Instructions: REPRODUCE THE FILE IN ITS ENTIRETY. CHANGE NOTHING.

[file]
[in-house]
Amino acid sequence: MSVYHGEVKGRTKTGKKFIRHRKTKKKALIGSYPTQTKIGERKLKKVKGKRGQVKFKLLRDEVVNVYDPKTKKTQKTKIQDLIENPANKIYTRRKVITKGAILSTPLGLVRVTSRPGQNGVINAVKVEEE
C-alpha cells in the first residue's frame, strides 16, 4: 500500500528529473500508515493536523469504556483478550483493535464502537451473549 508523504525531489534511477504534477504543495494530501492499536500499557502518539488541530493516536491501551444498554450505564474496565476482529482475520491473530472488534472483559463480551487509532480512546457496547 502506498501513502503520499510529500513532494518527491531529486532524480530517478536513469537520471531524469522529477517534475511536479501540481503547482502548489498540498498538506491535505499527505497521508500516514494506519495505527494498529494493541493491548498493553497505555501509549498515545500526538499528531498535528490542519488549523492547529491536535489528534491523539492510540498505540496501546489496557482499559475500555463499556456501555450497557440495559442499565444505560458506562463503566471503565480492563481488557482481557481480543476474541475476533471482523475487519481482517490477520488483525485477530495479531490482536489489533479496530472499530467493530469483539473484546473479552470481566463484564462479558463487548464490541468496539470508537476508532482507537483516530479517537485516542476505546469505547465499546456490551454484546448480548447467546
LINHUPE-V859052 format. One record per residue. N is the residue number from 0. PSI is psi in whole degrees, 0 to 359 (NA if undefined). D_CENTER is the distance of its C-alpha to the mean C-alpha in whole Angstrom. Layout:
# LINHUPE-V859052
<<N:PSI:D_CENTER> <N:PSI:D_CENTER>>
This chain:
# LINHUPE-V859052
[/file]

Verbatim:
[in-house]
Amino acid sequence: MSVYHGEVKGRTKTGKKFIRHRKTKKKALIGSYPTQTKIGERKLKKVKGKRGQVKFKLLRDEVVNVYDPKTKKTQKTKIQDLIENPANKIYTRRKVITKGAILSTPLGLVRVTSRPGQNGVINAVKVEEE
C-alpha cells in the first residue's frame, strides 16, 4: 500500500528529473500508515493536523469504556483478550483493535464502537451473549 508523504525531489534511477504534477504543495494530501492499536500499557502518539488541530493516536491501551444498554450505564474496565476482529482475520491473530472488534472483559463480551487509532480512546457496547 502506498501513502503520499510529500513532494518527491531529486532524480530517478536513469537520471531524469522529477517534475511536479501540481503547482502548489498540498498538506491535505499527505497521508500516514494506519495505527494498529494493541493491548498493553497505555501509549498515545500526538499528531498535528490542519488549523492547529491536535489528534491523539492510540498505540496501546489496557482499559475500555463499556456501555450497557440495559442499565444505560458506562463503566471503565480492563481488557482481557481480543476474541475476533471482523475487519481482517490477520488483525485477530495479531490482536489489533479496530472499530467493530469483539473484546473479552470481566463484564462479558463487548464490541468496539470508537476508532482507537483516530479517537485516542476505546469505547465499546456490551454484546448480548447467546
LINHUPE-V859052 format. One record per residue. N is the residue number from 0. PSI is psi in whole degrees, 0 to 359 (NA if undefined). D_CENTER is the distance of its C-alpha to the mean C-alpha in whole Angstrom. Layout:
# LINHUPE-V859052
<<N:PSI:D_CENTER> <N:PSI:D_CENTER>>
This chain:
# LINHUPE-V859052